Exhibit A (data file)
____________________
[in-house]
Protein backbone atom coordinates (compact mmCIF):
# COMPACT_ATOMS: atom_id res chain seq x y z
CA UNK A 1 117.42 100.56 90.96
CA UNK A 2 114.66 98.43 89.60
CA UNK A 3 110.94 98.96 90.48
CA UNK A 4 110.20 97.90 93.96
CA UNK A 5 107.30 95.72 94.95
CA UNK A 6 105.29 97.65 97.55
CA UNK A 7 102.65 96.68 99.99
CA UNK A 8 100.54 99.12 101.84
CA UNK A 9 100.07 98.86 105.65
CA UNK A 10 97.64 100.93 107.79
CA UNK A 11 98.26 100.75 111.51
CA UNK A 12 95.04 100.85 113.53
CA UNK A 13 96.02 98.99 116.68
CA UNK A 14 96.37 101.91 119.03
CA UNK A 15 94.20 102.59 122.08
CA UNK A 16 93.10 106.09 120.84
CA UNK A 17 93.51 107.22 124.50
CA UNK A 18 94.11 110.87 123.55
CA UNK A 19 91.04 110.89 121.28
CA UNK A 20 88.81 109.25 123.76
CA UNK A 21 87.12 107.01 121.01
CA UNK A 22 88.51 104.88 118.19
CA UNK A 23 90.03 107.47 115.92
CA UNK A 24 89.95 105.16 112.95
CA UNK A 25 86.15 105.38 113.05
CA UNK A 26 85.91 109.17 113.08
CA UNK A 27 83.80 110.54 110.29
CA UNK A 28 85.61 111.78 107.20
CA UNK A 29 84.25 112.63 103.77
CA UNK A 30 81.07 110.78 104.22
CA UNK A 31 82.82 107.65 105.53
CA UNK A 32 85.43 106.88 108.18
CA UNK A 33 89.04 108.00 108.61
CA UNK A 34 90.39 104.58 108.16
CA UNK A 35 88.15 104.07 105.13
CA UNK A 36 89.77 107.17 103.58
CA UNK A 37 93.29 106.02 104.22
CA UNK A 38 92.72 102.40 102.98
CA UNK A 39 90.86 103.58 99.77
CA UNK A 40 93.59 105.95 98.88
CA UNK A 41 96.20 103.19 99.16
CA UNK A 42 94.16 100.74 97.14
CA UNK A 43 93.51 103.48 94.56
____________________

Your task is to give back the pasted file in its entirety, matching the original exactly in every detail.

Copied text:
[in-house]
Protein backbone atom coordinates (compact mmCIF):
# COMPACT_ATOMS: atom_id res chain seq x y z
CA UNK A 1 117.42 100.56 90.96
CA UNK A 2 114.66 98.43 89.60
CA UNK A 3 110.94 98.96 90.48
CA UNK A 4 110.20 97.90 93.96
CA UNK A 5 107.30 95.72 94.95
CA UNK A 6 105.29 97.65 97.55
CA UNK A 7 102.65 96.68 99.99
CA UNK A 8 100.54 99.12 101.84
CA UNK A 9 100.07 98.86 105.65
CA UNK A 10 97.64 100.93 107.79
CA UNK A 11 98.26 100.75 111.51
CA UNK A 12 95.04 100.85 113.53
CA UNK A 13 96.02 98.99 116.68
CA UNK A 14 96.37 101.91 119.03
CA UNK A 15 94.20 102.59 122.08
CA UNK A 16 93.10 106.09 120.84
CA UNK A 17 93.51 107.22 124.50
CA UNK A 18 94.11 110.87 123.55
CA UNK A 19 91.04 110.89 121.28
CA UNK A 20 88.81 109.25 123.76
CA UNK A 21 87.12 107.01 121.01
CA UNK A 22 88.51 104.88 118.19
CA UNK A 23 90.03 107.47 115.92
CA UNK A 24 89.95 105.16 112.95
CA UNK A 25 86.15 105.38 113.05
CA UNK A 26 85.91 109.17 113.08
CA UNK A 27 83.80 110.54 110.29
CA UNK A 28 85.61 111.78 107.20
CA UNK A 29 84.25 112.63 103.77
CA UNK A 30 81.07 110.78 104.22
CA UNK A 31 82.82 107.65 105.53
CA UNK A 32 85.43 106.88 108.18
CA UNK A 33 89.04 108.00 108.61
CA UNK A 34 90.39 104.58 108.16
CA UNK A 35 88.15 104.07 105.13
CA UNK A 36 89.77 107.17 103.58
CA UNK A 37 93.29 106.02 104.22
CA UNK A 38 92.72 102.40 102.98
CA UNK A 39 90.86 103.58 99.77
CA UNK A 40 93.59 105.95 98.88
CA UNK A 41 96.20 103.19 99.16
CA UNK A 42 94.16 100.74 97.14
CA UNK A 43 93.51 103.48 94.56